January 15, 2021

Dispute Resolution Mechanism – Conciliation

Companies Act

Every person has the right to be heard- the right to a fair trial! However, knowing the efficiency of the courts, people avoid filing cases at court, due to lengthy proceedings. Moreover, with thousands of cases flowing in everyday the judges find it more difficult since there aren’t enough judges available in court which pushes them to take more cases than necessary. Other issues faced by the courts would be- the nature of the matter (some cases take longer that the other), lack of evidence, delay in matter (adjournment, parties not present, judge unavailable) and so on. This led to the creation of alternate dispute mechanisms/ out-of-court- settlements, which mainly included- arbitration, mediation, conciliation and Lok Adalats.

The aim of creating such forums was to reduce the burdens of the courts, and ensure speedy trials for simple matters. The court has thousands of cases to look into, some require more attention than others, therefore having this bifurcation of matter would unhinge some of their burden. This article focuses on the importance of conciliation as an alternative dispute mechanism.

Conciliation is an alternative form of dispute resolution, which enjoys statutory backing. It has been established under Part III of the Arbitration and Conciliation Act 1996, under Sections 61-81. Conciliation is the mechanism which allow parties to reach a common ground by promoting a dialogue between them through the help of a Conciliator. This is ground on which arbitration differs, since its similar to a court litigation where parties are pitted against each other. The Act places a wide range of power on the Conciliator.

Part III starts off with the section 61 i.e., application and scope (of the section), stating that -whether the dispute is contractual or not, it must arise from a legal relationship or in relation thereof. This is then followed by section 62 which lays down the process for commencement of the proceedings; the invitation sent by the party inviting the conciliation must be a written one, that should be accepted by the other party, and this must be done within a period of 30 days. In a situation where the (other party) does not accept the invitation or does not receive the reply within the 30-day period, it can be treated as a rejection to conciliate. The parties are free to decide if they would want either 1, 2 or 3 conciliators, granted that they both jointly agree on the same (Section 63 and 64), moreover it should be noted that the conciliators must not have any conflict of interest, otherwise the entire purpose of the mechanism would be lost.

As mentioned above, the conciliators power is wide in nature; section 66 states that they are not bound by the Indian Evidence Act or the CPC, and as per Section 67 their primary duty is to ensure that an amicable settlement is reached. A conciliator must be guided by the principles of fairness, objectivity, trade and custom usage, the business practices between the parties and anything relating to the dispute while conducting the proceedings and should be done in a manner that is best fit for the given situation keeping in mind the speedy redressal of the dispute. Under section 80, the conciliator is prohibited from acting as an arbitrator or as a representative to the parties with respect to the conciliation proceedings, and moreover cannot be presented as a witness to any arbitral or judicial proceedings unless agreed upon by the parties. Furthermore, section 68 provides administrative assistance that can be arranged either by the parties or conciliator(s).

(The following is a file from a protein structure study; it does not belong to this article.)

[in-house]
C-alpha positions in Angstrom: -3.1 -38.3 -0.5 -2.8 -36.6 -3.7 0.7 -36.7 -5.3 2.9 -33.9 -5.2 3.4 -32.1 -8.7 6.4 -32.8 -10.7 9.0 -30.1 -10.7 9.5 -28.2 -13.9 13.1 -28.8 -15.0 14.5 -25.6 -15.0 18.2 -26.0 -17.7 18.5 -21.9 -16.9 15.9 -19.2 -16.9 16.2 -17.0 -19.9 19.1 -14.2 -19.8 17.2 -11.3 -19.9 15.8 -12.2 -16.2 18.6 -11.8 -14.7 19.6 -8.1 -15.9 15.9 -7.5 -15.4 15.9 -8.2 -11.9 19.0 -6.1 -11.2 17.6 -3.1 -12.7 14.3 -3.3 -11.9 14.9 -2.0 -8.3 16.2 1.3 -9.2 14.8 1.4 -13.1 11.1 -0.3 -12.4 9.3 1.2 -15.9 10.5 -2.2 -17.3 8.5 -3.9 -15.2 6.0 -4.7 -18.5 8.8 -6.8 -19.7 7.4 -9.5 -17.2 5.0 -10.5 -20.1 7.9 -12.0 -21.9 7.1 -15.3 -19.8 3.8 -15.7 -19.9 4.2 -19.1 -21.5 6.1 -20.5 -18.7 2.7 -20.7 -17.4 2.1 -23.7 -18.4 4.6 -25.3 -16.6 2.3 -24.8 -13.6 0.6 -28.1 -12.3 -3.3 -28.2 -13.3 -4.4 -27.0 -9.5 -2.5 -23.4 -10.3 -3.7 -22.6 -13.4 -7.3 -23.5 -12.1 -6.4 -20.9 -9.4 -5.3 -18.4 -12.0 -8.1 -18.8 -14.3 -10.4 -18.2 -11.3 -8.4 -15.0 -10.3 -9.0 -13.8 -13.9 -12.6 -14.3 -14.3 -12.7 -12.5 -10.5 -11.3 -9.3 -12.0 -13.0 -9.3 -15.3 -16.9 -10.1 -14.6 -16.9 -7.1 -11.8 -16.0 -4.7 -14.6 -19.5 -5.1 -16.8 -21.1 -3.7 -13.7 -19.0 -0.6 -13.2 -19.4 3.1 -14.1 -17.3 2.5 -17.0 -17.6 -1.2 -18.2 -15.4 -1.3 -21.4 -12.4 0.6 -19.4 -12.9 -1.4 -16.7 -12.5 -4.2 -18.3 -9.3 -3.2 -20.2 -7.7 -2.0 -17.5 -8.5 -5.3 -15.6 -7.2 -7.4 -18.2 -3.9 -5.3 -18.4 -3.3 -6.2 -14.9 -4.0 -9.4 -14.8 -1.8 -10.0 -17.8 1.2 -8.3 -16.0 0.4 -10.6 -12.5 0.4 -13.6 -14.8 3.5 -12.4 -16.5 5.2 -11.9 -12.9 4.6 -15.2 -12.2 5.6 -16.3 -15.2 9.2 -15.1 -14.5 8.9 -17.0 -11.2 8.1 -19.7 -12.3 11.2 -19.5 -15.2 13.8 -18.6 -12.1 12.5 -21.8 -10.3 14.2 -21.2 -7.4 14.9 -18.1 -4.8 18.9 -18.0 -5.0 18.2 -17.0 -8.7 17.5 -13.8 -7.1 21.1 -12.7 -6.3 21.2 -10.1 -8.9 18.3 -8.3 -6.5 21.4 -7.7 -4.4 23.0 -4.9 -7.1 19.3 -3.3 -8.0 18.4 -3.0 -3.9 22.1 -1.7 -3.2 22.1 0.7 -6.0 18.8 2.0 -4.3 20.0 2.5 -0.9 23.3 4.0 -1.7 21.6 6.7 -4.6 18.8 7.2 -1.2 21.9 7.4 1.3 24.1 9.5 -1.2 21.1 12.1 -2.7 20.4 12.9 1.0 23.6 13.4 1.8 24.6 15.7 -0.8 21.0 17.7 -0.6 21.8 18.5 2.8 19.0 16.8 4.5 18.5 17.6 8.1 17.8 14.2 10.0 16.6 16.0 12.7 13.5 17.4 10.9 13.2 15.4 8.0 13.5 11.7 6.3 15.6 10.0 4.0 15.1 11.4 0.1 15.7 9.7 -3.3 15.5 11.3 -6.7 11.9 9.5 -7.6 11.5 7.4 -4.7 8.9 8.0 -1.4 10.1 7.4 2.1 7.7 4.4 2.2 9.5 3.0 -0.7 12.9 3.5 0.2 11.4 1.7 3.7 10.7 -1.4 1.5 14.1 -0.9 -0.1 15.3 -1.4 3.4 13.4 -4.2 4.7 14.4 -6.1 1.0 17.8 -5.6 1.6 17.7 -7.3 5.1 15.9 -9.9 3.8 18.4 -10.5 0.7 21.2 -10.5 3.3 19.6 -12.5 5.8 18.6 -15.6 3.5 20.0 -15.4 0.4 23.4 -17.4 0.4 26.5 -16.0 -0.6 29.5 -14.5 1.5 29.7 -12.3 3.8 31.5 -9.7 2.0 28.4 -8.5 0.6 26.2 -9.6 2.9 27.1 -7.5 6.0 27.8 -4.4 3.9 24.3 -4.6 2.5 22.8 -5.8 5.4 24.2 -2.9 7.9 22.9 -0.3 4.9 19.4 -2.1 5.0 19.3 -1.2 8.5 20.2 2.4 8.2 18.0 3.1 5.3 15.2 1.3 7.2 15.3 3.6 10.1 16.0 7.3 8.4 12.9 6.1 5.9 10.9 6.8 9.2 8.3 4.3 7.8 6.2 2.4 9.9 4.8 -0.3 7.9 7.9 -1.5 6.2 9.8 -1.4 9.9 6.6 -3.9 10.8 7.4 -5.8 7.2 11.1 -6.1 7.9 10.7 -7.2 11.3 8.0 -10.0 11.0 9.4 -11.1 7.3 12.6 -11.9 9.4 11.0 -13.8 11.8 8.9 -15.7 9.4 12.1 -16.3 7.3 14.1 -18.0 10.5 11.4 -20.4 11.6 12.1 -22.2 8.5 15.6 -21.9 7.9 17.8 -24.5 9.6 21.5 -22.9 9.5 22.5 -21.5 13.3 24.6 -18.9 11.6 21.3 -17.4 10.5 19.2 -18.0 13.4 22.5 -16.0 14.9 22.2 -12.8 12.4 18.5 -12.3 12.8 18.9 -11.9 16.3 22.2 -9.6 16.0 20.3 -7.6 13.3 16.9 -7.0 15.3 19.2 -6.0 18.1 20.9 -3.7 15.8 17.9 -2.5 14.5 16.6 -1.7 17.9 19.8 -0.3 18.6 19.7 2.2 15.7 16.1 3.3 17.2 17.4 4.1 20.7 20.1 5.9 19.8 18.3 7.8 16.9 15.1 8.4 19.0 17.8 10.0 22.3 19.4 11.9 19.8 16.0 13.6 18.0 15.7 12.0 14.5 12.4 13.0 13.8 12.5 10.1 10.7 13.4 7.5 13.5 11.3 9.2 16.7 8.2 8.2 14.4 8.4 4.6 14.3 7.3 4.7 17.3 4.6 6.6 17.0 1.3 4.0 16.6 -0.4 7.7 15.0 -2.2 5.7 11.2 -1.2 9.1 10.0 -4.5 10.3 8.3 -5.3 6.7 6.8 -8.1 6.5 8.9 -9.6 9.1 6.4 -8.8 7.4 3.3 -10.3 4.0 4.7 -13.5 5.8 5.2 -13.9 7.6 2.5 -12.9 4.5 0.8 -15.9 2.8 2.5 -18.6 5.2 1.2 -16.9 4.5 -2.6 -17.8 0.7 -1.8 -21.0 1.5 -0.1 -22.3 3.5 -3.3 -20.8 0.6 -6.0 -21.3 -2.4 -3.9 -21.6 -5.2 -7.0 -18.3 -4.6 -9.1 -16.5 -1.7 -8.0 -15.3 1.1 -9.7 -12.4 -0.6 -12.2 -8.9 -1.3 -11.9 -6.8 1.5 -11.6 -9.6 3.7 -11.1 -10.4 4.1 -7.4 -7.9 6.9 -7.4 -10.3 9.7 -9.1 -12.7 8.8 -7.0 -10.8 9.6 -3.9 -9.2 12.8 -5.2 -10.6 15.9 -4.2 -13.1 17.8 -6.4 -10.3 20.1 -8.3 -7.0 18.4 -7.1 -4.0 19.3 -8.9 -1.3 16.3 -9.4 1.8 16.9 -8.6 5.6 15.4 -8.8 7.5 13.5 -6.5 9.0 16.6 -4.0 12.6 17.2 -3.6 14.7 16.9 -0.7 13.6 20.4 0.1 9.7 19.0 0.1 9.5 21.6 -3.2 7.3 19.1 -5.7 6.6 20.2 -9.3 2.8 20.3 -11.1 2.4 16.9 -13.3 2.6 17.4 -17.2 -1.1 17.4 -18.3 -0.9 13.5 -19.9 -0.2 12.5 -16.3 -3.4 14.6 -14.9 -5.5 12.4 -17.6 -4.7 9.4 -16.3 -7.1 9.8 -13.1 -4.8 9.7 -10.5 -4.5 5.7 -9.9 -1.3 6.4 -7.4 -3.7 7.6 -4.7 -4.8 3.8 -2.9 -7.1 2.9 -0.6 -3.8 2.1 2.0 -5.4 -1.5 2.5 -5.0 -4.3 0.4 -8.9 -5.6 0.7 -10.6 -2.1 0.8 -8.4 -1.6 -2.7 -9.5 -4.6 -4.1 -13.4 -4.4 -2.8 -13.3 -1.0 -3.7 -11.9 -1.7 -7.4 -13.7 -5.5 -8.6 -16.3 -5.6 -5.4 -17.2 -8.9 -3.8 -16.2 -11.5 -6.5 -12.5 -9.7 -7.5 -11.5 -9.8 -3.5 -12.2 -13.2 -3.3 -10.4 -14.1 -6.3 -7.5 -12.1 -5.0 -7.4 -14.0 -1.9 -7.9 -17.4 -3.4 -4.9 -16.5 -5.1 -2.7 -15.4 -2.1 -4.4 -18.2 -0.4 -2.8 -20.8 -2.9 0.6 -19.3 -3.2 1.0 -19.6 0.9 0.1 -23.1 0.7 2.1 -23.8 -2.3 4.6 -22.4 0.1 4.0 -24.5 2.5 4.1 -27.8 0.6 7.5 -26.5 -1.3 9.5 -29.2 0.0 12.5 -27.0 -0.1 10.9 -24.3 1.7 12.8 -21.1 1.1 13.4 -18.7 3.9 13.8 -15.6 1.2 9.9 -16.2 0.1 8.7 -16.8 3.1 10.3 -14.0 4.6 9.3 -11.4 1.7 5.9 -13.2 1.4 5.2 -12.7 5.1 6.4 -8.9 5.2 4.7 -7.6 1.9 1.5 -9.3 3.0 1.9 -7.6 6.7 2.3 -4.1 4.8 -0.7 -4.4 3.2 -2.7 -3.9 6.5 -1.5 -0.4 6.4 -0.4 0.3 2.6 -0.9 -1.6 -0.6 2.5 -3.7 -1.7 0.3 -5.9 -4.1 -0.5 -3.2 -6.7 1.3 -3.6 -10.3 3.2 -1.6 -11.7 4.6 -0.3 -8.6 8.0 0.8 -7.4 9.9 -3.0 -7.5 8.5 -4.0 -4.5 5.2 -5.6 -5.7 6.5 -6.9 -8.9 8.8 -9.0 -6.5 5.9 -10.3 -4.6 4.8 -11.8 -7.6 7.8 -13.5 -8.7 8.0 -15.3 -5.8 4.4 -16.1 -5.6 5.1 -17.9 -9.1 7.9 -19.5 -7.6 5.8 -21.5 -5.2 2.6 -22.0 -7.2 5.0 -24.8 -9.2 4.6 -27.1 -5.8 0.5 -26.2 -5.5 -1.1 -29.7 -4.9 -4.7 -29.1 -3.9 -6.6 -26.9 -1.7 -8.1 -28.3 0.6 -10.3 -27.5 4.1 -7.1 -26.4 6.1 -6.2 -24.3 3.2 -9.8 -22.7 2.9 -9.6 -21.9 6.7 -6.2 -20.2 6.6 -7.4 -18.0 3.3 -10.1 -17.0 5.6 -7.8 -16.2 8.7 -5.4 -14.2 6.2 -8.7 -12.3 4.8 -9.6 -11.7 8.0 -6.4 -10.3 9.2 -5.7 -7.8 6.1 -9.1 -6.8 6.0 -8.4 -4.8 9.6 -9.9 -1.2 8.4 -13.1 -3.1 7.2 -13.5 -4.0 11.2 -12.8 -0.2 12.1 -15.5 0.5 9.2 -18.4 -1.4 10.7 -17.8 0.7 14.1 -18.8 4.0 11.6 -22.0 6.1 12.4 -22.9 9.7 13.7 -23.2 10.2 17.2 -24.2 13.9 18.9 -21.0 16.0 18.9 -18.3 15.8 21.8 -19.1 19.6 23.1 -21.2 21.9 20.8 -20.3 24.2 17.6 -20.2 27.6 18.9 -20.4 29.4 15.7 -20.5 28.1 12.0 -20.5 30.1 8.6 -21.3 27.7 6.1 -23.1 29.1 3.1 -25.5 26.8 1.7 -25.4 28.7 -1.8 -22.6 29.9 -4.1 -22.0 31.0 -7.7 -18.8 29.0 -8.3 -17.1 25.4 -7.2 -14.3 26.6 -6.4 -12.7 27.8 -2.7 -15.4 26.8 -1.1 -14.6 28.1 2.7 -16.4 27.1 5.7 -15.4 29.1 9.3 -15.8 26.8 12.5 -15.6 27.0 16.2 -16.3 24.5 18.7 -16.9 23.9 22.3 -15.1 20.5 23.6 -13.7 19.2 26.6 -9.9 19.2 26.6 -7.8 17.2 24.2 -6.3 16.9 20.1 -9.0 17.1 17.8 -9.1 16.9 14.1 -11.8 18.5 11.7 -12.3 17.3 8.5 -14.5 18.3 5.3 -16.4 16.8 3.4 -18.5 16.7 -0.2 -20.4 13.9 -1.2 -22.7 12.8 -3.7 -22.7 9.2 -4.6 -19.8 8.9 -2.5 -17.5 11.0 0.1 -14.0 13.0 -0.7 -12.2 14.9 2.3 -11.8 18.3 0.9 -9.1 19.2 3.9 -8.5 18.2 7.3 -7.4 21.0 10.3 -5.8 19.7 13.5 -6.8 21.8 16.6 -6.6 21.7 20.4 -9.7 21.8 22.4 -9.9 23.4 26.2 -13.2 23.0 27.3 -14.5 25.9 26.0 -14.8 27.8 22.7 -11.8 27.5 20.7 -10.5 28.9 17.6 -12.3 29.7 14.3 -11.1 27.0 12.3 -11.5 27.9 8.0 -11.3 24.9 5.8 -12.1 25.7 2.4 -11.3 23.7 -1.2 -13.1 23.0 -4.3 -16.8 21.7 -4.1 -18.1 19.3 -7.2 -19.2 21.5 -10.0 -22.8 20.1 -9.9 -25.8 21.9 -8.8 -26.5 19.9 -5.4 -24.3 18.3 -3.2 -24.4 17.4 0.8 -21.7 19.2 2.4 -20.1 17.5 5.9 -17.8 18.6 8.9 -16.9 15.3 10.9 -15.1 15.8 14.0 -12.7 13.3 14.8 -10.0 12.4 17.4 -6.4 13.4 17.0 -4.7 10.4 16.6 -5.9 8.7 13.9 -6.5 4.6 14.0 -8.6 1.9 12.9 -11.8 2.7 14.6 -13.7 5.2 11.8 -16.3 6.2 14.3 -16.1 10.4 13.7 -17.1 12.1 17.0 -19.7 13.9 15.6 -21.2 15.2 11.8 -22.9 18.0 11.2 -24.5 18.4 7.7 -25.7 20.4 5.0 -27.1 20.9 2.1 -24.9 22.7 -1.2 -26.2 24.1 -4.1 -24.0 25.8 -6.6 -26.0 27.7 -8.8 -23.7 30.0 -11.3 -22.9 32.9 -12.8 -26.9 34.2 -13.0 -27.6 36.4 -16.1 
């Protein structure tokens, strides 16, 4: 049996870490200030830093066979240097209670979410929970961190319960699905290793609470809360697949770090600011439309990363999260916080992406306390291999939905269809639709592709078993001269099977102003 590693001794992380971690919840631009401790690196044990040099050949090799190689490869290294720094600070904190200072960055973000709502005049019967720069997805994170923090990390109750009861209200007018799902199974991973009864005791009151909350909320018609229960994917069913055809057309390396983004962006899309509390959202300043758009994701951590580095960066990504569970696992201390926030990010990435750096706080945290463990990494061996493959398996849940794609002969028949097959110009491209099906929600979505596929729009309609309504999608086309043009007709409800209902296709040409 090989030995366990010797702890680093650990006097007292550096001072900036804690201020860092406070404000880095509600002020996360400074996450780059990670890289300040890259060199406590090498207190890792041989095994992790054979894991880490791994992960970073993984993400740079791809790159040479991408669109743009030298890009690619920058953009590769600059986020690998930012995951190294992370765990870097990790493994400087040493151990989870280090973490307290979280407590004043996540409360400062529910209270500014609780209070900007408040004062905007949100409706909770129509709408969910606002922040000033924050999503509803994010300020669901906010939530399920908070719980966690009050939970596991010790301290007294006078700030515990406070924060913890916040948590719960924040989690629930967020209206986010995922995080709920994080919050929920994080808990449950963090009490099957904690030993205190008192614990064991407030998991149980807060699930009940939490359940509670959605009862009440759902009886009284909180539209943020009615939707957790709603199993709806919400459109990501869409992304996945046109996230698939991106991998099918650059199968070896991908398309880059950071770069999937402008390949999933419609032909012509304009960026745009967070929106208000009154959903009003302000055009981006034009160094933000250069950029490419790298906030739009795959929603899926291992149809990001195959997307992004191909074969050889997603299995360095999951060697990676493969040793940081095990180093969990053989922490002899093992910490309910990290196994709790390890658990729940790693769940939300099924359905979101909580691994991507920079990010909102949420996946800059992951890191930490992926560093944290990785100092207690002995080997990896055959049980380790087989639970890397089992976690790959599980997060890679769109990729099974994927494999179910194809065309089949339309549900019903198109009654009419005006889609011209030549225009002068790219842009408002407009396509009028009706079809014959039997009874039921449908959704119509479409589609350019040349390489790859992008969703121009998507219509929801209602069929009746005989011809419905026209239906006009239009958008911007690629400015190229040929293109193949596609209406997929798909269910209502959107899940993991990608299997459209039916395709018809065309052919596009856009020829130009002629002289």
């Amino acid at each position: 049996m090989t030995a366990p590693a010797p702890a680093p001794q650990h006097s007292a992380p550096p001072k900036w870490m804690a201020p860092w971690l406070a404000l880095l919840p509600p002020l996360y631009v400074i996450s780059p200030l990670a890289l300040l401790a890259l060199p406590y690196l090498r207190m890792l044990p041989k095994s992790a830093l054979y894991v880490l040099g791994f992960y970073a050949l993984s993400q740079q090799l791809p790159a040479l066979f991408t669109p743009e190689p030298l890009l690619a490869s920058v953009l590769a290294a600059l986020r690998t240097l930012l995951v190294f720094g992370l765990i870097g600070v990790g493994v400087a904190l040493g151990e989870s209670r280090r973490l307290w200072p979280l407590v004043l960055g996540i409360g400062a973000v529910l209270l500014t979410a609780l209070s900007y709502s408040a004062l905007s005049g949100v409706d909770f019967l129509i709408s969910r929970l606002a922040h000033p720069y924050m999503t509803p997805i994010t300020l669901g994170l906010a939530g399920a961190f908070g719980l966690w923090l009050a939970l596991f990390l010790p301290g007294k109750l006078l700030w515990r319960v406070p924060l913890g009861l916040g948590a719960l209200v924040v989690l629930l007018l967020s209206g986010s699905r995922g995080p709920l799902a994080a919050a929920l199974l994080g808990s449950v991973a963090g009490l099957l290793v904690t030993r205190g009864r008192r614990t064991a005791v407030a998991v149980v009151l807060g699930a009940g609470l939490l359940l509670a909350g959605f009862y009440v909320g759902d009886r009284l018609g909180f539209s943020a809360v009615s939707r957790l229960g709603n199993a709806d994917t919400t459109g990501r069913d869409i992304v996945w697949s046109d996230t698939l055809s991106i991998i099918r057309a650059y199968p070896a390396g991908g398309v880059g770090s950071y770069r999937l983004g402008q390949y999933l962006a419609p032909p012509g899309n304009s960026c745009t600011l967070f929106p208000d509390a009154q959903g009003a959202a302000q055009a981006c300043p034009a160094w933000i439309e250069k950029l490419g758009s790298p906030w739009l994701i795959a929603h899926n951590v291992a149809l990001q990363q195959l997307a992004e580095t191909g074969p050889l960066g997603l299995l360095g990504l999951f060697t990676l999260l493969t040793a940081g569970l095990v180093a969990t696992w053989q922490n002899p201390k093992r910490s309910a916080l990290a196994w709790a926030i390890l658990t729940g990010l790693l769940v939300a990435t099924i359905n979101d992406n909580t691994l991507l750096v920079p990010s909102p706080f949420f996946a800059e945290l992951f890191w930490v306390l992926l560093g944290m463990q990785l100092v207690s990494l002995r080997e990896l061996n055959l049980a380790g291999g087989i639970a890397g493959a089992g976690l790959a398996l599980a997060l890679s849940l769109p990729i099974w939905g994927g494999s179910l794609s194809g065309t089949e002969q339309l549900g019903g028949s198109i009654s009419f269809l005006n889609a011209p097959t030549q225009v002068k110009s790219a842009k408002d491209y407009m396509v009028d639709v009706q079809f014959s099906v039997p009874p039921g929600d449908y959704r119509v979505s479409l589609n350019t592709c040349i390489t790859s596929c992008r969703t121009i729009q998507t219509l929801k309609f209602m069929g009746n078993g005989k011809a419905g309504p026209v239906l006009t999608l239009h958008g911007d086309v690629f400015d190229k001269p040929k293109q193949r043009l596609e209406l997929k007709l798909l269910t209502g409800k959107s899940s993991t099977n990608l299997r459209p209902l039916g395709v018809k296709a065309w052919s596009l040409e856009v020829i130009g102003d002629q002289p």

The proceedings must be done in a proper manner, and all duties of the parties and conciliator must be carried out in good faith (Section 71), all relevant information should be disclosed to the parties, unless said information is confidential (Section 70). Section 73 is the most important proviso in this part as it lays down the rules to be followed in a settlement agreement. The section states that although the duty of to formulate the terms of the settlement agreement lies with the conciliator, the agreement can be subjected to reformulation over time. It is also possible that the parties reach a settlement beforehand, and the conciliator can assist them in signing the agreement or also draw up the same.

It is important to note that the settlement agreement is final and binding in nature as mentioned under section 74 of the Act, this means that the agreement has the same status and effect as that of an arbitral award under section of the Act. This also implies that the parties are prohibited from initiating arbitral or other judicial proceedings during the conciliatory proceedings as mentioned under section 77, however such initiation would only be valid if it is necessary to preserve the right of the parties.

Conciliation is a relatively simple method of dispute resolution mainly to ensure that the parties are open and frank during the proceedings. The aim is to create a comfortable environment for parties to come to an amicable settlement. This is why courts also push parties to other forms of out-of-court- settlements, before they present a lengthy case in court, simply for the reason that the matter might just be resolved if the parties would just listen to the other in a comfortable environment, which would lead to faster and amicable settlements.

Author Details: Janavi Venkatesh (OP Jindal Global University)

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